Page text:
Bottle feeding

When breastfeeding is not possible, or there is not enough breast milk and supplementary feeding is required, the use of infant milk formulas allows you to establish good nutrition for the baby.

The mixtures contain all the necessary nutrients, vitamins and trace elements. As a rule, they are well tolerated and digested, especially if the feeding process is properly established.

If you plan to bottle feed or supplement your baby with formula, our article will help you navigate the basic rules and intricacies of artificial feeding.

How to choose a teat (nozzle) for a bottle

Teats differ in composition (silicone, latex), shape and flow rate. While the shape of the nipple and the material are often chosen according to the preferences and needs of a particular baby, the flow rate is strictly determined by the age category.

Babies are fed from birth using the slowest flow nipple (these are usually labeled from 0 and one drop). Next, the teat flow rate in most bottle manufacturers increases at 3 months, 6 months, 12 months.

In order not to be mistaken, pay attention to the labeling and the age group for which the nipple to the bottle of the selected manufacturer is intended.

Whether such a nipple is right for you, you will also probably be able to understand during feeding.

  • The baby should be able to comfortably grip the nipple and drink formula confidently (without too much effort).
  • He should not choke/choke frequently.
  • The mixture should flow well. If the mixture does not flow until you shake the bottle, the hole may be clogged with powder.
  • If the mixture flows too much, check if the nipple is not torn.

How to treat the bottle

For newborn babies in the first months of life, it is recommended to sterilize the bottles before each feeding. Sterilization is the immersion of all feeding accessories (bottles, nipples, other parts) in boiling water for about 5 minutes to destroy pathogenic microflora.

You can choose any convenient method of sterilization: using a special device (sterilizer), in a microwave oven, dishwasher, ordinary boiling. Read more about how to properly sterilize bottles in our other article.

It is important to ensure that the baby bottle you use is made of safe plastic that can be heated. Some types of plastic release harmful chemicals when heated. As a rule, information about the possibility of sterilization and heating is indicated on the packaging. If there is no such information, it is not worth the risk. Use special baby bottles from well-known manufacturers. For example, a Dino Reno feeding bottle with nipple can be sterilized completely by any of the listed methods.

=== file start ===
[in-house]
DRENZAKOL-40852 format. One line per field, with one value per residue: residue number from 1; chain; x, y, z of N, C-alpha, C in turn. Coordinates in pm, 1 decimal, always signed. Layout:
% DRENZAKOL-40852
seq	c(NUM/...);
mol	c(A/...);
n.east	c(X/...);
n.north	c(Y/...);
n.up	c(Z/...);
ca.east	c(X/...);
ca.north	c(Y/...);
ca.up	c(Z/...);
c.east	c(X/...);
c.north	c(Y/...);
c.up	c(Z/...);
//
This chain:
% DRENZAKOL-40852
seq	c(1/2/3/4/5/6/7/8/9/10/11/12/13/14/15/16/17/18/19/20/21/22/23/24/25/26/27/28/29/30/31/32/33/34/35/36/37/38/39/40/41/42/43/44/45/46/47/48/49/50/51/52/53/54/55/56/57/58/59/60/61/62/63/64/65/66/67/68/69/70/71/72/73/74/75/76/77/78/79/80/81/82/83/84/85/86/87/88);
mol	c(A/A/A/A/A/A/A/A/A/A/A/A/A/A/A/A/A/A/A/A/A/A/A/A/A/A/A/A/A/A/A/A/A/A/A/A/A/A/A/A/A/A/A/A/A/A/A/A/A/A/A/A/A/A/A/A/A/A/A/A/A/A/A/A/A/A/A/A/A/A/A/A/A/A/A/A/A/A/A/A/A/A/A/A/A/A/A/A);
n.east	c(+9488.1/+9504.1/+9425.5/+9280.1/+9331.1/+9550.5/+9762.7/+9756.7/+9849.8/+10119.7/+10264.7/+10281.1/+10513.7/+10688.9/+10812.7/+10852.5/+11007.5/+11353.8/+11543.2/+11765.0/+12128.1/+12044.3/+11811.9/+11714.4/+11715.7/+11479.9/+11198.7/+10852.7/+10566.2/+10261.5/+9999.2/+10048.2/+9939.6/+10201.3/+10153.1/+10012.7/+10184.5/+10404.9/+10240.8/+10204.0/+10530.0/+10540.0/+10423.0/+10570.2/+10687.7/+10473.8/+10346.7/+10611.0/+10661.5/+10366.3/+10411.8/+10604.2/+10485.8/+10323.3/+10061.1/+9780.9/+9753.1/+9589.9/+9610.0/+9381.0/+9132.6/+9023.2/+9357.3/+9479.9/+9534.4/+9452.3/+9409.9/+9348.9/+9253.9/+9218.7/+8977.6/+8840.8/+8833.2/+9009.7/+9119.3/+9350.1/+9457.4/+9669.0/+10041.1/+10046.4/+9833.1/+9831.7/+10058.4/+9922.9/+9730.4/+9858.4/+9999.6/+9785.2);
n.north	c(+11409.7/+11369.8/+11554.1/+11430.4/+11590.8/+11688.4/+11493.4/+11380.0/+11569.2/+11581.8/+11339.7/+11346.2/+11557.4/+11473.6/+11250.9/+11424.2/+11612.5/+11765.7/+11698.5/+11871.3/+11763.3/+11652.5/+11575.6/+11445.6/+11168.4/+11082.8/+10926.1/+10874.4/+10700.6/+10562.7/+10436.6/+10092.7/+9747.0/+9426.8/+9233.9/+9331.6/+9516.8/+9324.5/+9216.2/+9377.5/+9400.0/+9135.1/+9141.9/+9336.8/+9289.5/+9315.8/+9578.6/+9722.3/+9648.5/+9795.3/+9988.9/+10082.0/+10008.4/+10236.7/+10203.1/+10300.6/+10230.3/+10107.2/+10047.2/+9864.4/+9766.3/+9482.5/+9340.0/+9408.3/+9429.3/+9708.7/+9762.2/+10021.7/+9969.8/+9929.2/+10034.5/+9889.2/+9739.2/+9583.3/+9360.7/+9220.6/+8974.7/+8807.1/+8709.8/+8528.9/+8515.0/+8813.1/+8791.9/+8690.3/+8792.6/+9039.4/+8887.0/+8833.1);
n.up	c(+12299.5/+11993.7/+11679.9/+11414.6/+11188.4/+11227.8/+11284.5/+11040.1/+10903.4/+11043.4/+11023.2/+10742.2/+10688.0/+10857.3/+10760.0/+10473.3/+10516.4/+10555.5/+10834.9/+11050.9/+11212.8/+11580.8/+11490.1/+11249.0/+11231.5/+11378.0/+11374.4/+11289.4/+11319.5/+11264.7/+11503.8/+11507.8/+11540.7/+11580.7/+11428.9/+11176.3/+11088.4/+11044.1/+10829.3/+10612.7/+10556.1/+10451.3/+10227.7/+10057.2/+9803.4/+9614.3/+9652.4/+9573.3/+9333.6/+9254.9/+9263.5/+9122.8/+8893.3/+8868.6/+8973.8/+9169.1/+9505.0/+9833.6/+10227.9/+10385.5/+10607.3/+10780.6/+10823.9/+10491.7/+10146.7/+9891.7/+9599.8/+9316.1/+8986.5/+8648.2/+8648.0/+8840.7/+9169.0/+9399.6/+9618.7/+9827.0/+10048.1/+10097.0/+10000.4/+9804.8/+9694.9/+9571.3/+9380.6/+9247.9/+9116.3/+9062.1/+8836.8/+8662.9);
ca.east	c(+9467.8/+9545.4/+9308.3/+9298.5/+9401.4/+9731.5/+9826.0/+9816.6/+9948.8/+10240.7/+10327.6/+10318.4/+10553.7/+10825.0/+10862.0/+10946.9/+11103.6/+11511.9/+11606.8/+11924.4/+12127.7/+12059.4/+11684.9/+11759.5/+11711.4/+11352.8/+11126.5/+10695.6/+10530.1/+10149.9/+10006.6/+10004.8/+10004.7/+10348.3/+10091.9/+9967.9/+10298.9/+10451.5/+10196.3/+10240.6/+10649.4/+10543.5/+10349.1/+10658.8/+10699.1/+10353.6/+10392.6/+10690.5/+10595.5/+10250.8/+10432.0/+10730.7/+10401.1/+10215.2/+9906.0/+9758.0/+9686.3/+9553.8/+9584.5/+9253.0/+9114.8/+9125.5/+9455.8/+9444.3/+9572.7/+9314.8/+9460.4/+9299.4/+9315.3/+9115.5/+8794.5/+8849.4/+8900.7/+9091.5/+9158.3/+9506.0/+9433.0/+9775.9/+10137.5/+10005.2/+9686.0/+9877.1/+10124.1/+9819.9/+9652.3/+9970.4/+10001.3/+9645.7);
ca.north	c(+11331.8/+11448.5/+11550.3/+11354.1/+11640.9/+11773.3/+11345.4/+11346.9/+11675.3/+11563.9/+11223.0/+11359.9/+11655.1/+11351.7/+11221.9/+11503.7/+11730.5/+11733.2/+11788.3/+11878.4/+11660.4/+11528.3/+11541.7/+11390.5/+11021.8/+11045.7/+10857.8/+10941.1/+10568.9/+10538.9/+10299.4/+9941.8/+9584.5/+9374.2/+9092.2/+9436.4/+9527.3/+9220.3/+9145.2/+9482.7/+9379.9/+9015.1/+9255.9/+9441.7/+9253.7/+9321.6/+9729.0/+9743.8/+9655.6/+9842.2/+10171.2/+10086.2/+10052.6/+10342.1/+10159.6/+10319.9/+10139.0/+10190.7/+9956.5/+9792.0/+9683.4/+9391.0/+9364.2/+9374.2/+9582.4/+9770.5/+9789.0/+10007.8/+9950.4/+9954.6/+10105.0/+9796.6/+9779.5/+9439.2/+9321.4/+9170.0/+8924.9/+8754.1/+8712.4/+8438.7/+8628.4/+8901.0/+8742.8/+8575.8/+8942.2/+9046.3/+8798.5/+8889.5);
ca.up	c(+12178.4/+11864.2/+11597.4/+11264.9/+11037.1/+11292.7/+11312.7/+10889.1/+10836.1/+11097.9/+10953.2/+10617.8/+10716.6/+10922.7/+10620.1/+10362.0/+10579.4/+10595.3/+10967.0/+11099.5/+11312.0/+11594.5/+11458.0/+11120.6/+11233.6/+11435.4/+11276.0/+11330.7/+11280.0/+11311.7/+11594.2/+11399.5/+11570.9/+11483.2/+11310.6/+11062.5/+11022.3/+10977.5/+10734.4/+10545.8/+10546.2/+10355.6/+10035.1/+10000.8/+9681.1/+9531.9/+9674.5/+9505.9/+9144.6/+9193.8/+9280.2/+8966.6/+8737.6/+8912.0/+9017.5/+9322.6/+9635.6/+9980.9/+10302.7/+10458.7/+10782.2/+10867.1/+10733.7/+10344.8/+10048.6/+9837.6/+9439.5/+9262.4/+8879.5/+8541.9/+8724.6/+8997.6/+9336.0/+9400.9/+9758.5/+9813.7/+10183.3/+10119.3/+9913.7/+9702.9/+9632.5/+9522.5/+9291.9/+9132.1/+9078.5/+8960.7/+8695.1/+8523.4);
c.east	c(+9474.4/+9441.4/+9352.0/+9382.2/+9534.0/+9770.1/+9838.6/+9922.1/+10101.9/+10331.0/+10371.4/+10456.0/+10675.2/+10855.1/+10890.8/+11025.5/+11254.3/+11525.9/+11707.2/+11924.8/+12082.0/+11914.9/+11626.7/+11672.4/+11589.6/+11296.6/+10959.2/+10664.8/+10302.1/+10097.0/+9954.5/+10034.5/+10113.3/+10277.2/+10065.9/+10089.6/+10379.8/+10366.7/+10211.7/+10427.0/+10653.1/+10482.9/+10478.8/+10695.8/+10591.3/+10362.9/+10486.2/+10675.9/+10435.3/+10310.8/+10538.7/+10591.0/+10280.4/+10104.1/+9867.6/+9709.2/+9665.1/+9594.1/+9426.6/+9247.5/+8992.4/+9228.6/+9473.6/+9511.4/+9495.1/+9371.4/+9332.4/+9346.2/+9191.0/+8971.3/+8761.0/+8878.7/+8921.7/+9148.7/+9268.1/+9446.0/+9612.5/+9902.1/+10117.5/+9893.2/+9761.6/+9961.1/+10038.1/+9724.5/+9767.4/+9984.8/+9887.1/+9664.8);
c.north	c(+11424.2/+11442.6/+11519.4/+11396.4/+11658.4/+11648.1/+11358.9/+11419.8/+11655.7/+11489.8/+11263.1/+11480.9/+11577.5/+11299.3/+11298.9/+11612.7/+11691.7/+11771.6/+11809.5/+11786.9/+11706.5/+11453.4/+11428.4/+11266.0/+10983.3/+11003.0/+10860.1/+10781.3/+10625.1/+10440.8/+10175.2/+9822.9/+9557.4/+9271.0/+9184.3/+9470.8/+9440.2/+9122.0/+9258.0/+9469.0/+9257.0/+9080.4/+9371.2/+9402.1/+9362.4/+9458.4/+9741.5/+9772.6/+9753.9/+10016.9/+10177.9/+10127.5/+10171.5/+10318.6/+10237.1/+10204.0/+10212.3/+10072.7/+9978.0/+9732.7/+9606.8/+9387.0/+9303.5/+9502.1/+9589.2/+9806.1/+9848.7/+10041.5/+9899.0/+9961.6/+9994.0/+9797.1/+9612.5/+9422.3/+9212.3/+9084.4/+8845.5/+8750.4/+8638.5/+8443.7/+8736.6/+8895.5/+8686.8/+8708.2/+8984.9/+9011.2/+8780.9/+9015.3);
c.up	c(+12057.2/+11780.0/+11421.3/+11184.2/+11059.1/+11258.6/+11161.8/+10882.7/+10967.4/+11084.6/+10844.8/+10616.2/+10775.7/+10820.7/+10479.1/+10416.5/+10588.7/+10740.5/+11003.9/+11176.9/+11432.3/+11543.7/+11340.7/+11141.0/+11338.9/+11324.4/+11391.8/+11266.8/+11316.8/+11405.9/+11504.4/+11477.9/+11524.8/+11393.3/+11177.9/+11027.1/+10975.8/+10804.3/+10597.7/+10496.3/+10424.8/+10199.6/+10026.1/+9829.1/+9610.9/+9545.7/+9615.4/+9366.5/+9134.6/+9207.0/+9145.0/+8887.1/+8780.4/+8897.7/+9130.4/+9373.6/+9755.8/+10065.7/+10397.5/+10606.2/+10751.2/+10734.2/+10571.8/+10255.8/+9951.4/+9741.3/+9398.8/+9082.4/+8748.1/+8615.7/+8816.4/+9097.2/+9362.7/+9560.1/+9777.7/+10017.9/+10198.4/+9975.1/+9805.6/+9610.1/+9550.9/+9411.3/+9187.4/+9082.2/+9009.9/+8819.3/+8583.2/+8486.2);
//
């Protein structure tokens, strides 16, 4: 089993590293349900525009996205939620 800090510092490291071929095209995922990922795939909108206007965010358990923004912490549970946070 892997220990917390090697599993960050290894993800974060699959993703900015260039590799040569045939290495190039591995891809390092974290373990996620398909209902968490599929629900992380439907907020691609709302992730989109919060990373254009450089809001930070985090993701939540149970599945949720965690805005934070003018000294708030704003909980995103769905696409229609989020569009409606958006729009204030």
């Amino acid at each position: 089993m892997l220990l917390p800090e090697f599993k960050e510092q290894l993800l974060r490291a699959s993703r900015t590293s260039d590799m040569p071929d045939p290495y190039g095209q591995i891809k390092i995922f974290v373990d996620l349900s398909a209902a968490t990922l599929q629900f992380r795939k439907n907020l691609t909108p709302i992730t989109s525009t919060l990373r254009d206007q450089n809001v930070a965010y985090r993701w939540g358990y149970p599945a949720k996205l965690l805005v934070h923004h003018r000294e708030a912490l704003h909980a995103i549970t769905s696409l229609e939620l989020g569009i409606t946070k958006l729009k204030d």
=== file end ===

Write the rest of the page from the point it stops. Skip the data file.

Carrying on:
How to prepare formula and feed your baby

  1. Wash your hands with soap and water and dry with a dry towel.
  2. Remove the bottle and nipple from the sterilizer using the special holder (tweezers), assemble the bottle with the nipple, being careful not to touch the part that will go into the baby's mouth with your hands.
  3. Take boiled or special baby water heated to body temperature, dilute the mixture in the proportion indicated on the package.
  4. Use the special measuring spoon for preparation (it is included in each box with the mixture).
  5. Dilute the mixture strictly in the proportion indicated by the manufacturer. A thicker or thinner formula can harm your baby and cause stomach problems.
  6. Shake the bottle thoroughly to mix the contents evenly. Make sure that there are no lumps and clots left in the liquid and on the walls of the bottle.
  7. Check the temperature of the prepared mixture by dropping a little liquid on your wrist, it should not burn.
  8. Hold the bottle at the right angle. So that the tip of the nipple is always filled with milk and not with air.
  9. After feeding, hold the baby upright, let him burp the excess air.
  10. Feed your baby only fresh formula. According to the recommendations of the European Society of Pediatric Gastroenterology, Hepatology and Nutrition (ESPGHAN) of 2004, the reconstituted dry formula can be stored in a sealed bottle at a cool temperature for no more than 4 hours.
  11. If the mixture has cooled down, it can be warmed up with a special heater or in a water bath.
  12. If you are going on a long trip or outing, do not prepare the formula ahead of time. Better just pour the required amount of water into the bottle, and pour the right amount of the mixture into a separate container. Mix before feeding.

You will also find recommendations on the amount of formula to eat at a time, taking into account the age of the child, on the package. But some features of the baby's behavior can tell you whether he is full or not.

  • If the baby pushes the nipple out of the bottle with his tongue and spit out the formula, he is probably already full and the feeding should be stopped.
  • If the baby drank the contents of the bottle quickly and is crying, he may not have eaten enough and it is time to increase the portion.
  • When your baby grows up, a feeding bottle with handles will come to your rescue. The child will be able to hold it himself and regulate the amount eaten.

How to bottle feed properly

Feeding your baby is not only an important process for healthy growth and development, but also a way to establish close emotional contact with the child and build trusting and loving relationships. The transition from breastfeeding to bottle feeding should be carried out after the mother and the child are fully prepared for this. We are talking about both the moral aspect, and about choosing the right bottle and getting adults the necessary skills so that eating brings only positive emotions and benefits to the baby. In this article, we will talk more about how to properly bottle feed your baby and where to start.

How to prepare your baby for bottle feeding

If this way of eating is a completely new experience for the baby, or if parents decide to bottle feed their baby from a very young age, slow flow nipples should be preferred. So you protect the child from the possibility of choking while eating. Over time, you can gradually switch to bottles with nipples, which would provide faster and more intense feeding.